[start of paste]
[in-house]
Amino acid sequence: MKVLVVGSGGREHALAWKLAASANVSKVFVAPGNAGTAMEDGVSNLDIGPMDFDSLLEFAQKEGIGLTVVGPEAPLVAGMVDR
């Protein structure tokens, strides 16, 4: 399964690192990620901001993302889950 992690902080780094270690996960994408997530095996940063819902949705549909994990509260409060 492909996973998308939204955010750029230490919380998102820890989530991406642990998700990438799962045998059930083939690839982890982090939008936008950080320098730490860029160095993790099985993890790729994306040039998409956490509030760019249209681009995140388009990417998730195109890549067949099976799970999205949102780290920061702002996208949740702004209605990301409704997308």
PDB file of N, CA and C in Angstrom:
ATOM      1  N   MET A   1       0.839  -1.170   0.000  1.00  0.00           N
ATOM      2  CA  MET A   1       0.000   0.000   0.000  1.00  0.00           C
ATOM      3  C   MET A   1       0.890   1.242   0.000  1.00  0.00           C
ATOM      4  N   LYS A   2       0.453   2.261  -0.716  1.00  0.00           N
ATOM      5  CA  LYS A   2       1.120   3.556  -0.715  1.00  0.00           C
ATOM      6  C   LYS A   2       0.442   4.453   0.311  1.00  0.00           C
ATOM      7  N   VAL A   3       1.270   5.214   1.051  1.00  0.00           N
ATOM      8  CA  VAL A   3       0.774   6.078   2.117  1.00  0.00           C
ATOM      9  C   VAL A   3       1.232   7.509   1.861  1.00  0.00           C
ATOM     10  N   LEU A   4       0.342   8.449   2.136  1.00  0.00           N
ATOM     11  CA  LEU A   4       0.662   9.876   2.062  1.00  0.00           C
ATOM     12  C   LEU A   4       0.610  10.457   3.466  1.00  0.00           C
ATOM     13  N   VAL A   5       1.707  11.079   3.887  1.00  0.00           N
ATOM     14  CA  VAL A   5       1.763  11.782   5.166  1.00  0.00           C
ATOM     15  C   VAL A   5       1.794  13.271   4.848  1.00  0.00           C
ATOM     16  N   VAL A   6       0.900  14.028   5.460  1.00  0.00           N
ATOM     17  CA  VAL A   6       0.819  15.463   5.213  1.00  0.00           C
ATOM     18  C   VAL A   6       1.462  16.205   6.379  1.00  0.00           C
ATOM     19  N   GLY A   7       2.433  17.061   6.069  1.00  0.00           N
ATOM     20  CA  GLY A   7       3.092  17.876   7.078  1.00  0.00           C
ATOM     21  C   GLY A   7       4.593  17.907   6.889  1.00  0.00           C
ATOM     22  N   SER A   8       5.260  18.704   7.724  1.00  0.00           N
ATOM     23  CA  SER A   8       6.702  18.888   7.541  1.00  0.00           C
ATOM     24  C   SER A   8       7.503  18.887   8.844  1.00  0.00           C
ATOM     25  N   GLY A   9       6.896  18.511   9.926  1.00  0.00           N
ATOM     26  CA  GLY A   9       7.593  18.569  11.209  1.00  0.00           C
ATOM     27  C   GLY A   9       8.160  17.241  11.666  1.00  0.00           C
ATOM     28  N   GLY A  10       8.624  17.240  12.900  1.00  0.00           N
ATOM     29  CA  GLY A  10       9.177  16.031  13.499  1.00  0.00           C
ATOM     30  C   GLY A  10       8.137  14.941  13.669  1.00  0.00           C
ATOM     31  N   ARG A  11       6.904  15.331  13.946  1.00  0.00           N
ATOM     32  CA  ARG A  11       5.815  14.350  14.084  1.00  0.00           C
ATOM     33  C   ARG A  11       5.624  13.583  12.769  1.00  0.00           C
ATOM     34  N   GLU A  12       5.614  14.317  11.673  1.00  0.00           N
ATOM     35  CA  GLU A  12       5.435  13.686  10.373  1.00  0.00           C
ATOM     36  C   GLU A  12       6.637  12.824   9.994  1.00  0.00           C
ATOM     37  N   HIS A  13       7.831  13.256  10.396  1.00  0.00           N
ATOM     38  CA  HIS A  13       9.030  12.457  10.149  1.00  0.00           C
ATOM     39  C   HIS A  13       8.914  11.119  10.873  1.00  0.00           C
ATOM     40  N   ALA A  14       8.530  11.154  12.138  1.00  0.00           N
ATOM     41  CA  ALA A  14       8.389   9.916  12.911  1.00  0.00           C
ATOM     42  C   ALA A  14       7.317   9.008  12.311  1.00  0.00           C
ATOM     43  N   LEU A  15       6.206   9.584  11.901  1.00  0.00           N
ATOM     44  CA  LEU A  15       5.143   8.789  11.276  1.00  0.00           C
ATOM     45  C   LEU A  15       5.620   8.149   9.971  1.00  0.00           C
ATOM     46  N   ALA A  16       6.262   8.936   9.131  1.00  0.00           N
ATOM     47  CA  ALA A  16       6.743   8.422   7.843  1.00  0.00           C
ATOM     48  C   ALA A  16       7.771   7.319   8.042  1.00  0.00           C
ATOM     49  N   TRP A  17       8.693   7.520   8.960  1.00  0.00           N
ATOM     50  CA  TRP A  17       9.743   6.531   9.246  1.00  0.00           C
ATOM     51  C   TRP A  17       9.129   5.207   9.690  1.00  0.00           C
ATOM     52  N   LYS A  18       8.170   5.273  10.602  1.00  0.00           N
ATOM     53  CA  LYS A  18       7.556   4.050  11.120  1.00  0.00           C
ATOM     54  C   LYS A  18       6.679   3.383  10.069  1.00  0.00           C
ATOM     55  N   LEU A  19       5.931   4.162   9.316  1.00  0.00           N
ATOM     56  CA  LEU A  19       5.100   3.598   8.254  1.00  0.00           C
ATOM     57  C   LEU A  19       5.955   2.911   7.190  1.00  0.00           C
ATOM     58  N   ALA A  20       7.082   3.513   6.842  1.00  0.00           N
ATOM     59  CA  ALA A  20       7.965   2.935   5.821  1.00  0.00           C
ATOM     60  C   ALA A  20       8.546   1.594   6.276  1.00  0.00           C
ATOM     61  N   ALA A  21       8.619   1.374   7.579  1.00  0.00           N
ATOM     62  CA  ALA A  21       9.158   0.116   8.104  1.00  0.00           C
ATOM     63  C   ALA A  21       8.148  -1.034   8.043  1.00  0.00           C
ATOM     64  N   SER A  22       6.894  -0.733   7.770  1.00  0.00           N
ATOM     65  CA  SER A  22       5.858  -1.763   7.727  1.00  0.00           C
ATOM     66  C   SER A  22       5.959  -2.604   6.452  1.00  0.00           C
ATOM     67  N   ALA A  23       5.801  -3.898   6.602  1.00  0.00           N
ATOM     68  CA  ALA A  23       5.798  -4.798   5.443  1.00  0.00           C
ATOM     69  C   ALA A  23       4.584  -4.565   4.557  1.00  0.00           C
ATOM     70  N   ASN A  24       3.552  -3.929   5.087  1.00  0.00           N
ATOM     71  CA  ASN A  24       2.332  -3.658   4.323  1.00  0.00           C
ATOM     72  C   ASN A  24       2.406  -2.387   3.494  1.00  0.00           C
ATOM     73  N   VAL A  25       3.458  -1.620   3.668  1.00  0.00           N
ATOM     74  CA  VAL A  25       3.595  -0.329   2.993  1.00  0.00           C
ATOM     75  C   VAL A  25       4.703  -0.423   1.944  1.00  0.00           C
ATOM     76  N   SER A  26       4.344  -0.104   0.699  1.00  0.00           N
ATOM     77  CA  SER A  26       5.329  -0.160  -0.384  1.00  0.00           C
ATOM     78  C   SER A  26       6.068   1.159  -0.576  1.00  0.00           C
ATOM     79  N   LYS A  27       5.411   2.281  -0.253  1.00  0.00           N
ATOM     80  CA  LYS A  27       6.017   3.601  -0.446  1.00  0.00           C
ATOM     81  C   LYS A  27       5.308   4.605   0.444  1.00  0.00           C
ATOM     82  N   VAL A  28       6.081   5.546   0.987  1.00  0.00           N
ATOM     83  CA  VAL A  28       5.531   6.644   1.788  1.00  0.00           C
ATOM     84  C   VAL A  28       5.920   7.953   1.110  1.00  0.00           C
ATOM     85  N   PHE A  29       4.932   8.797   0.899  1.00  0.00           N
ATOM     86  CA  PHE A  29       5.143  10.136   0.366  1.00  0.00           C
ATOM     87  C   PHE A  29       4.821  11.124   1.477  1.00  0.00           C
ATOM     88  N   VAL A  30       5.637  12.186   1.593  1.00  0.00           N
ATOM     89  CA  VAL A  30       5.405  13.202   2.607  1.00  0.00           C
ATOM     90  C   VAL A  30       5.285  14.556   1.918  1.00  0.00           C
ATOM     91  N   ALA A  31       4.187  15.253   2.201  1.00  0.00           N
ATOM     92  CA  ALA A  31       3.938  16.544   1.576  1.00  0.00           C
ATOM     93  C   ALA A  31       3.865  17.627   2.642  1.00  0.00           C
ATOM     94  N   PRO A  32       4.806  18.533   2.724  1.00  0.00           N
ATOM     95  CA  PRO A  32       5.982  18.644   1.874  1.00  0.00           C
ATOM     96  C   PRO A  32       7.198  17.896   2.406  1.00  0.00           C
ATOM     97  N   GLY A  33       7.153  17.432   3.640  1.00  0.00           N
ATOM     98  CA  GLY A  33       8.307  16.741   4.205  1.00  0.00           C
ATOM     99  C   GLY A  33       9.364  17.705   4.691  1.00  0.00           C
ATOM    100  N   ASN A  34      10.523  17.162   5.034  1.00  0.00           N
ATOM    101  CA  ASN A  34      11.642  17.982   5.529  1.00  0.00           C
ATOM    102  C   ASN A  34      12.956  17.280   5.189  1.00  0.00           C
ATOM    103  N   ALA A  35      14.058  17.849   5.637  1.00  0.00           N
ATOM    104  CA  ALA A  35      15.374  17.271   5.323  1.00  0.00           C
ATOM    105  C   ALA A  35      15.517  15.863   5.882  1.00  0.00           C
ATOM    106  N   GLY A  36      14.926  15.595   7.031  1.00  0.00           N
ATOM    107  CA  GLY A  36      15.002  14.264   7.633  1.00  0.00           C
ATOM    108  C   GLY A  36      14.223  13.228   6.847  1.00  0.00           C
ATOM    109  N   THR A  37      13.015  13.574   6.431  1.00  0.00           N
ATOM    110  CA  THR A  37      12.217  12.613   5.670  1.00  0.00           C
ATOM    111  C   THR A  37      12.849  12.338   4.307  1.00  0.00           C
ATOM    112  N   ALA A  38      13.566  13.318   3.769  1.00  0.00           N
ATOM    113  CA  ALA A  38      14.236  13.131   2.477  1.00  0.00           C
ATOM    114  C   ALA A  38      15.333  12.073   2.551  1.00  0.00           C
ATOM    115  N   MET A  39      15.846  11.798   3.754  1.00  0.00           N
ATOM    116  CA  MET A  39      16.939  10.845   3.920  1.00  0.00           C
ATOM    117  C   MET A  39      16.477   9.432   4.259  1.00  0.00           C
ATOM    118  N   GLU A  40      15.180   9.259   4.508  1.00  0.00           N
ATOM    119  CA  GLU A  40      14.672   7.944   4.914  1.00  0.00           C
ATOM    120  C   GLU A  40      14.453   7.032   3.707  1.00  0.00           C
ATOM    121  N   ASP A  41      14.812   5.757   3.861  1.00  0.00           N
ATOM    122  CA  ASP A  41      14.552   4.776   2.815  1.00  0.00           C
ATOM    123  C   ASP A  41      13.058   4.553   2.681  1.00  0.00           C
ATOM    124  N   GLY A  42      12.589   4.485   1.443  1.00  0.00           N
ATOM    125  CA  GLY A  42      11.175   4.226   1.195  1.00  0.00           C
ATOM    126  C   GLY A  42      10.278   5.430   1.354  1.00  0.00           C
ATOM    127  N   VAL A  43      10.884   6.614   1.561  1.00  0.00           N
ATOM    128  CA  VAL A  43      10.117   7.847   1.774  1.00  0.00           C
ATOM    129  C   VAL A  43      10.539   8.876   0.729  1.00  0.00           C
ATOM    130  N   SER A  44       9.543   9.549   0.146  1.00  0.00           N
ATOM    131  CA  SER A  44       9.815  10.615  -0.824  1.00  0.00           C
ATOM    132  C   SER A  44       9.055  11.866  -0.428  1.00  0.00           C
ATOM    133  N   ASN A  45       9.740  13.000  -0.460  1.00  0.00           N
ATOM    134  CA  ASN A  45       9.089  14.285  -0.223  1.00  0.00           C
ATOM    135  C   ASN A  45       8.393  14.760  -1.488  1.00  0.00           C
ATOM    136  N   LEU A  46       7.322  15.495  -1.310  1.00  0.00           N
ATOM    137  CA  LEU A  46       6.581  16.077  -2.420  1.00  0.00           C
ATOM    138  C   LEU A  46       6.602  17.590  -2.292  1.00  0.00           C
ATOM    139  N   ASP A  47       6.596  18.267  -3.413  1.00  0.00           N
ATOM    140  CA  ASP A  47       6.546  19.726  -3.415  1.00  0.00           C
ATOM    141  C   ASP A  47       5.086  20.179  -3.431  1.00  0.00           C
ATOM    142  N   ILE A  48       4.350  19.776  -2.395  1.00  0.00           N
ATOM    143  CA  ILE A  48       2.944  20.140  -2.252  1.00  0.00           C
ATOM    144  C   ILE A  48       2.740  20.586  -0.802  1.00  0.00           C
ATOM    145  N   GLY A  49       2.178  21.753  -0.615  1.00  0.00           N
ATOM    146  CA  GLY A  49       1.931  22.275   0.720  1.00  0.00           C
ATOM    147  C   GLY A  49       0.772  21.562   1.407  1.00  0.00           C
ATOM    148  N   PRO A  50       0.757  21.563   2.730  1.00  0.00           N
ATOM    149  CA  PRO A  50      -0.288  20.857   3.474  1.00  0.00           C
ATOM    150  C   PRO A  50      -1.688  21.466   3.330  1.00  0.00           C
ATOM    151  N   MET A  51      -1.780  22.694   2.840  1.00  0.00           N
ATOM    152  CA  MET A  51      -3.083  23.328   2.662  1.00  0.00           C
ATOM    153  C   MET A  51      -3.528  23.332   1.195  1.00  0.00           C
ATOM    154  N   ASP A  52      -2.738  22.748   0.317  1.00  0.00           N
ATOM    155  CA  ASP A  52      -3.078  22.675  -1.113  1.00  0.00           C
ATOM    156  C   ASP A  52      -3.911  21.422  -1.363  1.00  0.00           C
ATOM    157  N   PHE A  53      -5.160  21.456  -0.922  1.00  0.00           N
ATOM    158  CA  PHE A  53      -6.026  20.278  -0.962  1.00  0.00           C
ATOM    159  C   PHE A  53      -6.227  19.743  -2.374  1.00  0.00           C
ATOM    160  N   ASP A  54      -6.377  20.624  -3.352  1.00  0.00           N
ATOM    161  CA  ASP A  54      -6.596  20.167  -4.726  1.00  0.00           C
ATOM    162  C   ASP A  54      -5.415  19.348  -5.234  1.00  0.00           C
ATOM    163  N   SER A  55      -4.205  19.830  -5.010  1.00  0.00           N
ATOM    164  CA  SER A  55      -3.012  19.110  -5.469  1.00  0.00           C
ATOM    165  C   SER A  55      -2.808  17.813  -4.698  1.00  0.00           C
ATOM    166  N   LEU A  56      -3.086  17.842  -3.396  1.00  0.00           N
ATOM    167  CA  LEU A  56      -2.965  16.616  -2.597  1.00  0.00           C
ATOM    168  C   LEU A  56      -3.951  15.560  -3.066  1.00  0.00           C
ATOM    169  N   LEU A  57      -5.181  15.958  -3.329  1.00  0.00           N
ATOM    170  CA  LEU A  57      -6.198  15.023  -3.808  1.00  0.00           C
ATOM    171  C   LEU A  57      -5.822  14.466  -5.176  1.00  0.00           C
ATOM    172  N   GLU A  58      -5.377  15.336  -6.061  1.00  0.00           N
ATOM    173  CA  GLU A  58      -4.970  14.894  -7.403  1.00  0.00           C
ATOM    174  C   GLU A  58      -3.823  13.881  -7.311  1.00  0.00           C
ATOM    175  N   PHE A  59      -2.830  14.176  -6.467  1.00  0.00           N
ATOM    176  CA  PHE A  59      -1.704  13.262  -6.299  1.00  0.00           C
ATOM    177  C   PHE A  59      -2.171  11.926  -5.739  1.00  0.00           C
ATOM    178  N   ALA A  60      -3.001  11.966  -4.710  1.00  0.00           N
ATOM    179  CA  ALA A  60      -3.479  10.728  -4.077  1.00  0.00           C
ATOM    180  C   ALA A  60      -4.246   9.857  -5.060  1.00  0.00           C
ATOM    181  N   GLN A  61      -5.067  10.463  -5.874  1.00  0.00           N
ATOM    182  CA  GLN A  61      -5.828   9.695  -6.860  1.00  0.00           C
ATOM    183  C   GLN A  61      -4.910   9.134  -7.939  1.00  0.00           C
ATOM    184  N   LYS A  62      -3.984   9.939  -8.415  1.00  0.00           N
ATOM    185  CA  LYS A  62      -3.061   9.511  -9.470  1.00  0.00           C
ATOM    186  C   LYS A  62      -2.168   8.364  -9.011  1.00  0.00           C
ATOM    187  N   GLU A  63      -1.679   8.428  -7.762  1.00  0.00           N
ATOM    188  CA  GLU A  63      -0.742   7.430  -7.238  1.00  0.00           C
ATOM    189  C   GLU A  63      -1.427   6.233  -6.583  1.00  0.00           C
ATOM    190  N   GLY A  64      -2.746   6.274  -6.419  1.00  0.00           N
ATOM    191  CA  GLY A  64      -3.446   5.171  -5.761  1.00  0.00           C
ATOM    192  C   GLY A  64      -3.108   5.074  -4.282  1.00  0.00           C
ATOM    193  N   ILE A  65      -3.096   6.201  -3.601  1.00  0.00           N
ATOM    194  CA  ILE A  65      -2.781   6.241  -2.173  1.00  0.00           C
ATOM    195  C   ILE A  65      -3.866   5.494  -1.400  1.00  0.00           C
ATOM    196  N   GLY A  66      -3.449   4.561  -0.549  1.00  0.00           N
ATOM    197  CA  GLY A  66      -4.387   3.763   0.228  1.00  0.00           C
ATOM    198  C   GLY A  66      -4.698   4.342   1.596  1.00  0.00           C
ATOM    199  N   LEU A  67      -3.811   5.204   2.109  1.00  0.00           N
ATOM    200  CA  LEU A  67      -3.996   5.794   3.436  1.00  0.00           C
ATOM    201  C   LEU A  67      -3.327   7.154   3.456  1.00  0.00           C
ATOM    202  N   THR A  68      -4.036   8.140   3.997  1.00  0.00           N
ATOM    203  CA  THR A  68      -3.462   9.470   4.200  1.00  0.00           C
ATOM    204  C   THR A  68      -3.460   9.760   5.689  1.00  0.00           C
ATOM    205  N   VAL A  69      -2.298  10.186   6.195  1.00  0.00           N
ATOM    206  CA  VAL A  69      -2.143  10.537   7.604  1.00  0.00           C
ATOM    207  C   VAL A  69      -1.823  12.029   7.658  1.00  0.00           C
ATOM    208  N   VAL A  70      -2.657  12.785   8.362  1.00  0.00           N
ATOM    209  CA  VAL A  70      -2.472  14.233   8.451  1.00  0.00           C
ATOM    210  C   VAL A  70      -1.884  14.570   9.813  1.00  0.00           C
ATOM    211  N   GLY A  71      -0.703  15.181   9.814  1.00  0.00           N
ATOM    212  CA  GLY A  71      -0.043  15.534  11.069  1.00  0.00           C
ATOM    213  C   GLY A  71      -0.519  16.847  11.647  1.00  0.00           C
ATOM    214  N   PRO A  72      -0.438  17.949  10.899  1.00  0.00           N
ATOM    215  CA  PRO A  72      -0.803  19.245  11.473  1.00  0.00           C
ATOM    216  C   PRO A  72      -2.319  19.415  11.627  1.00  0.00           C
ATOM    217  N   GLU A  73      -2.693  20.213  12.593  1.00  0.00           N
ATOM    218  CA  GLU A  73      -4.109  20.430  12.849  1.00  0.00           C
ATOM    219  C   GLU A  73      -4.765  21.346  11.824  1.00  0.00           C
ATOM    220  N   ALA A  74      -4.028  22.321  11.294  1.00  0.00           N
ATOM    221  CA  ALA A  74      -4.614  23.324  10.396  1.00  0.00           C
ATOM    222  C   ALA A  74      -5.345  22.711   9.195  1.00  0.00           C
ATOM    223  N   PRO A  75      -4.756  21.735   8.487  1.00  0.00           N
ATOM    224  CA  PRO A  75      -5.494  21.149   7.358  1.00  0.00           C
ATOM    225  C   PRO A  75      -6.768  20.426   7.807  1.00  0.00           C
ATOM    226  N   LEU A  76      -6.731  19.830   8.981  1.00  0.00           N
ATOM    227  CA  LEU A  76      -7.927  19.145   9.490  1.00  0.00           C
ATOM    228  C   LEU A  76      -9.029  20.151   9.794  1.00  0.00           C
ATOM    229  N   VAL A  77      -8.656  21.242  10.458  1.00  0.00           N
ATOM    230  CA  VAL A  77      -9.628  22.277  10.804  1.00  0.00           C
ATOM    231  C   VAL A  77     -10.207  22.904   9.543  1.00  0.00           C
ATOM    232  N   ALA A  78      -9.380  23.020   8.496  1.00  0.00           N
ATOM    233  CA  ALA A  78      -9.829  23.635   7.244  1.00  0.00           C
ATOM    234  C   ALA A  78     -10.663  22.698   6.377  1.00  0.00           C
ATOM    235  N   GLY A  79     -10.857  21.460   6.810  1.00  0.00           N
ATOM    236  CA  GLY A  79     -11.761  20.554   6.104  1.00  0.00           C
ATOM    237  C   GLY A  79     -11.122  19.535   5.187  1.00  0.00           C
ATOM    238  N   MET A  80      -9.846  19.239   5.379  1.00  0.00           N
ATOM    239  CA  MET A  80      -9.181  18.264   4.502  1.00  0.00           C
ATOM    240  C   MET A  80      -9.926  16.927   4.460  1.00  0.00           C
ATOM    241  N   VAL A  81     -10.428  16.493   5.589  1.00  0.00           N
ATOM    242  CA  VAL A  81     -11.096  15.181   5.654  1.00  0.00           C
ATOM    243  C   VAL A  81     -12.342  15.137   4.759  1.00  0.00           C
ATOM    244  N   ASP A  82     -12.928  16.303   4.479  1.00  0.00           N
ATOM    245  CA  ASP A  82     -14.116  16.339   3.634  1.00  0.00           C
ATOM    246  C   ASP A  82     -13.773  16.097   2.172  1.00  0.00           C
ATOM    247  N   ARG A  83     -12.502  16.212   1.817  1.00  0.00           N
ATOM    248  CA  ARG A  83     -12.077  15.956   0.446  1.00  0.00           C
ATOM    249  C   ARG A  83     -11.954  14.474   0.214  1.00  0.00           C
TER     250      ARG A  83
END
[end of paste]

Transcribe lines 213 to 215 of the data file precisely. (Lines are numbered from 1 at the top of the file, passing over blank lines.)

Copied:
ATOM    209  CA  VAL A  70      -2.472  14.233   8.451  1.00  0.00           C
ATOM    210  C   VAL A  70      -1.884  14.570   9.813  1.00  0.00           C
ATOM    211  N   GLY A  71      -0.703  15.181   9.814  1.00  0.00           N